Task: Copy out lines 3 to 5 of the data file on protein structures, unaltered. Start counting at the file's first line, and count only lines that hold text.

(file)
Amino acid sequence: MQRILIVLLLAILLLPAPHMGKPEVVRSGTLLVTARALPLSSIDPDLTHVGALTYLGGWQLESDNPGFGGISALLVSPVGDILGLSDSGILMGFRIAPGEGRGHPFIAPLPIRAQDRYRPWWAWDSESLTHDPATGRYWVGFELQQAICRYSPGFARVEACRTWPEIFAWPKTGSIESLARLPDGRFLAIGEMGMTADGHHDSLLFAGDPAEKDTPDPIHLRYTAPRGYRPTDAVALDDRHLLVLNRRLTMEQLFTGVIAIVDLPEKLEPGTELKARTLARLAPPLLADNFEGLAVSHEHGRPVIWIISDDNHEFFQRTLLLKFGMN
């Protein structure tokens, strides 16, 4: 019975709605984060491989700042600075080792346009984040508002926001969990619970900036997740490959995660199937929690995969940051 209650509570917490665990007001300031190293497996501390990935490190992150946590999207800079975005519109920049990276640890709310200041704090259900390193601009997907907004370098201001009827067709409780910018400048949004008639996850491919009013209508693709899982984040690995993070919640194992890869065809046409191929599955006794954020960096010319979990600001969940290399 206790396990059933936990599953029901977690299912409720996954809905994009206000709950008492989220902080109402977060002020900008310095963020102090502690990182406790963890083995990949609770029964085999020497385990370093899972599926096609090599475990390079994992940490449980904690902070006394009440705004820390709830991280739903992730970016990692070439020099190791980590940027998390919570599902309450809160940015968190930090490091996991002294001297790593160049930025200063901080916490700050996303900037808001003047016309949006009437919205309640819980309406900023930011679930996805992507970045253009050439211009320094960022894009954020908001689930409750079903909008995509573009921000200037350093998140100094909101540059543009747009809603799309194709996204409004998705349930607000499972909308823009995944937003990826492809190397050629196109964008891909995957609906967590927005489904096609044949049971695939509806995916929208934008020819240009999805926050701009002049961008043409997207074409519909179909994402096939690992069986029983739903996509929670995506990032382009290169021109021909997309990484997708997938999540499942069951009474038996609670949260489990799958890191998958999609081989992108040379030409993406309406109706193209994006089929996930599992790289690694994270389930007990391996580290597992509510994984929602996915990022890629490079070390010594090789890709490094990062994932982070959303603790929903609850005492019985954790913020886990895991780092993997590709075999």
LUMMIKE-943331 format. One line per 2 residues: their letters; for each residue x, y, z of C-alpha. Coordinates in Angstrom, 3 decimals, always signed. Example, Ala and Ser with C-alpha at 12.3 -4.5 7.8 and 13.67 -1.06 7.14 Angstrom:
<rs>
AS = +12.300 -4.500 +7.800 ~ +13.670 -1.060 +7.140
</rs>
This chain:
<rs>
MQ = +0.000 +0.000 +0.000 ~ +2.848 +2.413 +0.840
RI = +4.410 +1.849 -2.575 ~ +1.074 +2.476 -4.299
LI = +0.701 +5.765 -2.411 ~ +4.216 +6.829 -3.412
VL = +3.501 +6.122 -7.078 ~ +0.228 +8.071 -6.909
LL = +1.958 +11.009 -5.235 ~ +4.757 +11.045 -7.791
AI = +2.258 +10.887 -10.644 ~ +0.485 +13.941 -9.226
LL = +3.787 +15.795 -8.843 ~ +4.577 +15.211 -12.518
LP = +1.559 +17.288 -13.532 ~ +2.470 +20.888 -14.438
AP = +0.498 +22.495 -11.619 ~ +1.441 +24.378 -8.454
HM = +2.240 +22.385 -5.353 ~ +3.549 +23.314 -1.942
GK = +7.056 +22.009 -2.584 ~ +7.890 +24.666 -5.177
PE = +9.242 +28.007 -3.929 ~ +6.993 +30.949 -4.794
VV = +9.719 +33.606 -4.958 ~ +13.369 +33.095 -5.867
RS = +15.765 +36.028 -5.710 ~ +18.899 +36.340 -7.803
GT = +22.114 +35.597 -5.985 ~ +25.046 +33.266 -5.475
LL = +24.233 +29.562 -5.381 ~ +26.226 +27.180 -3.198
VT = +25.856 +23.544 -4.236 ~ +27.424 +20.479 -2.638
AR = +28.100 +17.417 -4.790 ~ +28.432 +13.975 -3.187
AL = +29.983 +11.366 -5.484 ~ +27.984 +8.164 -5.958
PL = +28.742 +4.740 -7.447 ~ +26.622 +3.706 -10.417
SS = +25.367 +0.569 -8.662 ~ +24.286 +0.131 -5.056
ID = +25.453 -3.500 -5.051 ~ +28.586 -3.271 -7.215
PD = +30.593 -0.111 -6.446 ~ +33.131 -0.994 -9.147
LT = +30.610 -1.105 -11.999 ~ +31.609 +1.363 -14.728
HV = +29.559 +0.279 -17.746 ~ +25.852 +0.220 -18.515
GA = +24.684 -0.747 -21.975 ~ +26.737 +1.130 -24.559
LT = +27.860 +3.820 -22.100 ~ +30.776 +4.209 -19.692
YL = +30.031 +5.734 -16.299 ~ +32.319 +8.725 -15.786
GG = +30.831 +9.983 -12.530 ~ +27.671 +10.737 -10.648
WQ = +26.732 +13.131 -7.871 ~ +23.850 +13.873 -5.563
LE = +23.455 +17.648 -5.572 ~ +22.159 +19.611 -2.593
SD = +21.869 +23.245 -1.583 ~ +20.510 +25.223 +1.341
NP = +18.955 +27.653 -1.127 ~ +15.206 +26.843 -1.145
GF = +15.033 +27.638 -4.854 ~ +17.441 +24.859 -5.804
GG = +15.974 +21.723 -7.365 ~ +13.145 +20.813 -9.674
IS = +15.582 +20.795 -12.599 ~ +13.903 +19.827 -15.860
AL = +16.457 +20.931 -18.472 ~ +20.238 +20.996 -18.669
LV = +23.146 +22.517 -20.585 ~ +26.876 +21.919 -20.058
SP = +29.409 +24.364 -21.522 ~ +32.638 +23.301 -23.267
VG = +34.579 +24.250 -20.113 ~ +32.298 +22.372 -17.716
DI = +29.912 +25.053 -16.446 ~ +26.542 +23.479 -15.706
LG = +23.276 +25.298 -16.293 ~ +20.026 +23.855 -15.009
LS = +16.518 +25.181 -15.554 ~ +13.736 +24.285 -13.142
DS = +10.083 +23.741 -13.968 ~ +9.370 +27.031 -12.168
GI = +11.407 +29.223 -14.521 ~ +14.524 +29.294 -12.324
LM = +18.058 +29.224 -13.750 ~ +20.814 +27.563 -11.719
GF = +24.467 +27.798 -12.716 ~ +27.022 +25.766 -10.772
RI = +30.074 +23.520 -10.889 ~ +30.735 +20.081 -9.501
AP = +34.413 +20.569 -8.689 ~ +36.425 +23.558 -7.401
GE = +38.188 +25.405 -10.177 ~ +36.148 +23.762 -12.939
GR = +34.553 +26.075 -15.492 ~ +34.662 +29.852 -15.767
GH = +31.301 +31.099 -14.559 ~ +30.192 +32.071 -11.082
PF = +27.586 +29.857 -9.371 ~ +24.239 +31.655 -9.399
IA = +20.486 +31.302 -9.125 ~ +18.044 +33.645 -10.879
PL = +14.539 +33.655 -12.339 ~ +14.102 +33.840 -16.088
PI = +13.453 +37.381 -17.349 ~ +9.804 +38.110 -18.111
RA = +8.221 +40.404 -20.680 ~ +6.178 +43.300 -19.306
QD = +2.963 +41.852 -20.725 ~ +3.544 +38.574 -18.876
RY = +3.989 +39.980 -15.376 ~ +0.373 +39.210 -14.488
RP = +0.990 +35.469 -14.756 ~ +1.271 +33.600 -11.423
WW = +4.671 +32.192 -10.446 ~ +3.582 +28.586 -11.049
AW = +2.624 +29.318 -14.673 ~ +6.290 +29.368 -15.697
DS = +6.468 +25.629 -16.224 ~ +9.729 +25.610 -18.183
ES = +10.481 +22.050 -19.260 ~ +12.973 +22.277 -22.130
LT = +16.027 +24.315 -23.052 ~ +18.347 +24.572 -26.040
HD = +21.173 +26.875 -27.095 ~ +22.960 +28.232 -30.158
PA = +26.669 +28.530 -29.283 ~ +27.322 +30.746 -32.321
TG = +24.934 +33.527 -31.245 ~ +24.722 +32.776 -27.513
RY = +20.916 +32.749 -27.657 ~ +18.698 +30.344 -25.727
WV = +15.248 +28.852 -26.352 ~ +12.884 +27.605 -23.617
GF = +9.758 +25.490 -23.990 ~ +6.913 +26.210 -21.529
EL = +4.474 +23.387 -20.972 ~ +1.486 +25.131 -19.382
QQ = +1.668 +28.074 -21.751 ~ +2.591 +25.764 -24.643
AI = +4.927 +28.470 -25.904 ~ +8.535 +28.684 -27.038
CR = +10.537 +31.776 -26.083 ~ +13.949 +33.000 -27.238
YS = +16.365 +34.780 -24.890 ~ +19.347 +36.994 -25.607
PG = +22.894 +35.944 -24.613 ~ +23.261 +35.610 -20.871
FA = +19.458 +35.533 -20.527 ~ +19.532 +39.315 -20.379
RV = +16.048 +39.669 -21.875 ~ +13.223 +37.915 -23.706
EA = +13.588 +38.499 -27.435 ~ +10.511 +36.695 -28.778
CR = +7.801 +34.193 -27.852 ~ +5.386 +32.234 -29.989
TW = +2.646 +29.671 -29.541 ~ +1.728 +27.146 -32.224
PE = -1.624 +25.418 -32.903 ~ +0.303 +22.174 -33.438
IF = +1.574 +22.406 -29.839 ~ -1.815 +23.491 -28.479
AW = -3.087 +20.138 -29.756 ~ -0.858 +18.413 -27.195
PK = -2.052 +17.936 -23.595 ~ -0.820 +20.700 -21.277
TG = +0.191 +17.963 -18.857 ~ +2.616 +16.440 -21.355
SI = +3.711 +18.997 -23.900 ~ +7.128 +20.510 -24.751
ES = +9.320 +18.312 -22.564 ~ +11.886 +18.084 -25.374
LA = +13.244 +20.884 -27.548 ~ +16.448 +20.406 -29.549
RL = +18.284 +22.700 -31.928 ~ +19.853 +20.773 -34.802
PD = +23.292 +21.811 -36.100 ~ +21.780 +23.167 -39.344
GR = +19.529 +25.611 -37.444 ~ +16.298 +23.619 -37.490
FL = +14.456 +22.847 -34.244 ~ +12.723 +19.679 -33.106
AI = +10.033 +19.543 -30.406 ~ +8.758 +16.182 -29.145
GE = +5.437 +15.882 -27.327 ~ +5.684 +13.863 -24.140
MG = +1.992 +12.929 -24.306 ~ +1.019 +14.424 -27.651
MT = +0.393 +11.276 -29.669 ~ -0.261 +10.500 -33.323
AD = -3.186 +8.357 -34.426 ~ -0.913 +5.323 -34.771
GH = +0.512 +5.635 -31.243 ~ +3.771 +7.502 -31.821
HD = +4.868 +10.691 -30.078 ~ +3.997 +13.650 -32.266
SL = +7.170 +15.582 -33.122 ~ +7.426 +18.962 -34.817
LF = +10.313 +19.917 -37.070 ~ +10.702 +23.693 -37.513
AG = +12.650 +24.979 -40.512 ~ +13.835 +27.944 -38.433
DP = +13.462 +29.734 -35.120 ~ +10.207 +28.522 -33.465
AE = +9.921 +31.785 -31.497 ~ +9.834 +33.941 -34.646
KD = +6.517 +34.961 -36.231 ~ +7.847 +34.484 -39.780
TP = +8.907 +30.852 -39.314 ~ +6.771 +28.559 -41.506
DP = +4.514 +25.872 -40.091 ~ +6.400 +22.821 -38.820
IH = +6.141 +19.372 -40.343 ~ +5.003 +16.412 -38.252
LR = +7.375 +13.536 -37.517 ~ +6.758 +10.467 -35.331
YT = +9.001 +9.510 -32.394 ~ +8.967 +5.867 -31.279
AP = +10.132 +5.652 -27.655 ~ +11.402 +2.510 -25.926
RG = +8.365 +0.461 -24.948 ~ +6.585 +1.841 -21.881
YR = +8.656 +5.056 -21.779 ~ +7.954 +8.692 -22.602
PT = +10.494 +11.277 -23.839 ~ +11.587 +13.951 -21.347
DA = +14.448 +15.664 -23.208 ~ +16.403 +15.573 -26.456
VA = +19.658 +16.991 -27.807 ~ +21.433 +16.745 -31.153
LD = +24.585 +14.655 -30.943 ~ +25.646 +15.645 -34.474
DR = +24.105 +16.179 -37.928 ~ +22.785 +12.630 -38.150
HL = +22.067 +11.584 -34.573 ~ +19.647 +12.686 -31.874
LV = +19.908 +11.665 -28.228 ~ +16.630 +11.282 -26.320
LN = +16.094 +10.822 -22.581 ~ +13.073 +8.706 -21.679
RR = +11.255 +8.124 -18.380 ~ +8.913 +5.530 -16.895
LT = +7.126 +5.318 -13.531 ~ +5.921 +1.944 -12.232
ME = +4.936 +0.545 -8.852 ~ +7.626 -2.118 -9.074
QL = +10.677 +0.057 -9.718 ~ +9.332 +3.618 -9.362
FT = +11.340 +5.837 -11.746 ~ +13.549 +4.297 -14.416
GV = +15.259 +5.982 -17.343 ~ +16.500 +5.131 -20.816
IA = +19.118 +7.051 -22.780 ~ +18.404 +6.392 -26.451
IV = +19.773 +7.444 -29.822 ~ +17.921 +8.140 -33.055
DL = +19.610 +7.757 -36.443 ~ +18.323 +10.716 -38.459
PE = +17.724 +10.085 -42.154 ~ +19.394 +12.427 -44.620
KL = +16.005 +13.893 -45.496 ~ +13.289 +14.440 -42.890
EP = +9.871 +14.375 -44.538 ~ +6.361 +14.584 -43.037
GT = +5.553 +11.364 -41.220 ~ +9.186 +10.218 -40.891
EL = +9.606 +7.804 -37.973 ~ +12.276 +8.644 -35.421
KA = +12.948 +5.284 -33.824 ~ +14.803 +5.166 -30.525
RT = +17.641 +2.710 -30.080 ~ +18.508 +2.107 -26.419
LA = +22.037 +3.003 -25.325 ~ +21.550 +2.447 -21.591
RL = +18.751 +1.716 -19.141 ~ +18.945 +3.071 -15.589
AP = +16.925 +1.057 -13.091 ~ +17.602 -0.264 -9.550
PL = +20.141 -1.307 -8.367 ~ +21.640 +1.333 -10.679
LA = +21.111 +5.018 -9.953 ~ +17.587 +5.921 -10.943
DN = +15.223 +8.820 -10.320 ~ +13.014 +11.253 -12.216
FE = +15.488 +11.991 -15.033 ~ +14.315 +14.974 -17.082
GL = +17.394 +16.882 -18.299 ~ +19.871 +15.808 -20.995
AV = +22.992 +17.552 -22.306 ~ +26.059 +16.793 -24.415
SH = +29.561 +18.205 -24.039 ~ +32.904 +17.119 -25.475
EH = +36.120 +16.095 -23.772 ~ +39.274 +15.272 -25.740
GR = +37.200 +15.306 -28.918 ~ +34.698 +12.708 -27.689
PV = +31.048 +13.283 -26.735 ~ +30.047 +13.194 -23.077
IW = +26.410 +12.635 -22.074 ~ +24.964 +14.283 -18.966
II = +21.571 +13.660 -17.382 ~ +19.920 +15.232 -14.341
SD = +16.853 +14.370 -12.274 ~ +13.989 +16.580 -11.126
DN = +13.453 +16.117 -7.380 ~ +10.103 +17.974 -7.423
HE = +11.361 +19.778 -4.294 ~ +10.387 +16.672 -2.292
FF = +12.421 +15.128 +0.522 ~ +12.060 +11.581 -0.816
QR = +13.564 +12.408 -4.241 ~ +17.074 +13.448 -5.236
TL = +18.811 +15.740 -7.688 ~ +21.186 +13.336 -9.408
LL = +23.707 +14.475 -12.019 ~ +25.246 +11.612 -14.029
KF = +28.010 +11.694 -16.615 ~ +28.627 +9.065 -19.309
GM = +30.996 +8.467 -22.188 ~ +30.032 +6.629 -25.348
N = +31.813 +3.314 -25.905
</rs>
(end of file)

LUMMIKE-943331 format. One line per 2 residues: their letters; for each residue x, y, z of C-alpha. Coordinates in Angstrom, 3 decimals, always signed. Example, Ala and Ser with C-alpha at 12.3 -4.5 7.8 and 13.67 -1.06 7.14 Angstrom:
<rs>
AS = +12.300 -4.500 +7.800 ~ +13.670 -1.060 +7.140